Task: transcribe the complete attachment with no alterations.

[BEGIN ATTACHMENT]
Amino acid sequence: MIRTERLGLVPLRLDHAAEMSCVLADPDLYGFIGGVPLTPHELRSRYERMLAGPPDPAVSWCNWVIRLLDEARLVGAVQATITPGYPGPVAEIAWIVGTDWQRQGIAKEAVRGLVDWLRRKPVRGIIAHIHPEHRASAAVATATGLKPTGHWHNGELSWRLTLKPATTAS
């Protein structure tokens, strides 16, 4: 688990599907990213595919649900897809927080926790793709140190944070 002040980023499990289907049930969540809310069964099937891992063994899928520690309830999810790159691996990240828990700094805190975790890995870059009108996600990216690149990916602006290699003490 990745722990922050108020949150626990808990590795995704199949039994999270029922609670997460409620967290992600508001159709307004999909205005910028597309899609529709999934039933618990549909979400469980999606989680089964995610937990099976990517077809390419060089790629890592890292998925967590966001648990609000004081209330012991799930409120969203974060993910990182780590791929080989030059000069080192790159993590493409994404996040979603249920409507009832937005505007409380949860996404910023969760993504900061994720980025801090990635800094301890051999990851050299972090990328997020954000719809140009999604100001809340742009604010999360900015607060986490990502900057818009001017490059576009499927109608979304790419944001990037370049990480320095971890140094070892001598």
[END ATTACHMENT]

Amino acid sequence: MIRTERLGLVPLRLDHAAEMSCVLADPDLYGFIGGVPLTPHELRSRYERMLAGPPDPAVSWCNWVIRLLDEARLVGAVQATITPGYPGPVAEIAWIVGTDWQRQGIAKEAVRGLVDWLRRKPVRGIIAHIHPEHRASAAVATATGLKPTGHWHNGELSWRLTLKPATTAS
């Protein structure tokens, strides 16, 4: 688990599907990213595919649900897809927080926790793709140190944070 002040980023499990289907049930969540809310069964099937891992063994899928520690309830999810790159691996990240828990700094805190975790890995870059009108996600990216690149990916602006290699003490 990745722990922050108020949150626990808990590795995704199949039994999270029922609670997460409620967290992600508001159709307004999909205005910028597309899609529709999934039933618990549909979400469980999606989680089964995610937990099976990517077809390419060089790629890592890292998925967590966001648990609000004081209330012991799930409120969203974060993910990182780590791929080989030059000069080192790159993590493409994404996040979603249920409507009832937005505007409380949860996404910023969760993504900061994720980025801090990635800094301890051999990851050299972090990328997020954000719809140009999604100001809340742009604010999360900015607060986490990502900057818009001017490059576009499927109608979304790419944001990037370049990480320095971890140094070892001598």